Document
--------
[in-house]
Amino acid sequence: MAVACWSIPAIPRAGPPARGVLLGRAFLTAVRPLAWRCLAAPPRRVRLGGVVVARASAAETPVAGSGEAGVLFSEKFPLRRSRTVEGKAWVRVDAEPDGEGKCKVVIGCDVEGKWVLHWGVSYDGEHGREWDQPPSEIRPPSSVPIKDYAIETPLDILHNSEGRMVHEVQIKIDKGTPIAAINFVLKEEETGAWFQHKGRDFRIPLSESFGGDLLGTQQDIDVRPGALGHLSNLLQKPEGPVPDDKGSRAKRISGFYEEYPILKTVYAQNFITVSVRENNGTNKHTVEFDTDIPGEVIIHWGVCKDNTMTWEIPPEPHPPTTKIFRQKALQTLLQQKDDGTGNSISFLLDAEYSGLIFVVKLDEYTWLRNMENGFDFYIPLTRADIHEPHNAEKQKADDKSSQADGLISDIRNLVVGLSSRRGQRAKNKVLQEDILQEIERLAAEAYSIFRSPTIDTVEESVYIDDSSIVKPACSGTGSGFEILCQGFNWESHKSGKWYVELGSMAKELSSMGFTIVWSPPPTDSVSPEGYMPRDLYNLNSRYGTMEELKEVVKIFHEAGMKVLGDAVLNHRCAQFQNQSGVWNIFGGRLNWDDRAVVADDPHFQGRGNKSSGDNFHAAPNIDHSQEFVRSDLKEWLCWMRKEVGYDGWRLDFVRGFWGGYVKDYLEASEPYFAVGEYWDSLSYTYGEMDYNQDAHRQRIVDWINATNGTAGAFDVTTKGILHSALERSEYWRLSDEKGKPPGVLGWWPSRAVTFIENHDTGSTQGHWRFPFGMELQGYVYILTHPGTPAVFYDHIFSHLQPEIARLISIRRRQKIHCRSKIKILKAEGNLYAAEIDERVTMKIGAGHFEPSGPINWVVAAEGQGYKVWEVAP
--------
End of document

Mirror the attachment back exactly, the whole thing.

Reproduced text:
[in-house]
Amino acid sequence: MAVACWSIPAIPRAGPPARGVLLGRAFLTAVRPLAWRCLAAPPRRVRLGGVVVARASAAETPVAGSGEAGVLFSEKFPLRRSRTVEGKAWVRVDAEPDGEGKCKVVIGCDVEGKWVLHWGVSYDGEHGREWDQPPSEIRPPSSVPIKDYAIETPLDILHNSEGRMVHEVQIKIDKGTPIAAINFVLKEEETGAWFQHKGRDFRIPLSESFGGDLLGTQQDIDVRPGALGHLSNLLQKPEGPVPDDKGSRAKRISGFYEEYPILKTVYAQNFITVSVRENNGTNKHTVEFDTDIPGEVIIHWGVCKDNTMTWEIPPEPHPPTTKIFRQKALQTLLQQKDDGTGNSISFLLDAEYSGLIFVVKLDEYTWLRNMENGFDFYIPLTRADIHEPHNAEKQKADDKSSQADGLISDIRNLVVGLSSRRGQRAKNKVLQEDILQEIERLAAEAYSIFRSPTIDTVEESVYIDDSSIVKPACSGTGSGFEILCQGFNWESHKSGKWYVELGSMAKELSSMGFTIVWSPPPTDSVSPEGYMPRDLYNLNSRYGTMEELKEVVKIFHEAGMKVLGDAVLNHRCAQFQNQSGVWNIFGGRLNWDDRAVVADDPHFQGRGNKSSGDNFHAAPNIDHSQEFVRSDLKEWLCWMRKEVGYDGWRLDFVRGFWGGYVKDYLEASEPYFAVGEYWDSLSYTYGEMDYNQDAHRQRIVDWINATNGTAGAFDVTTKGILHSALERSEYWRLSDEKGKPPGVLGWWPSRAVTFIENHDTGSTQGHWRFPFGMELQGYVYILTHPGTPAVFYDHIFSHLQPEIARLISIRRRQKIHCRSKIKILKAEGNLYAAEIDERVTMKIGAGHFEPSGPINWVVAAEGQGYKVWEVAP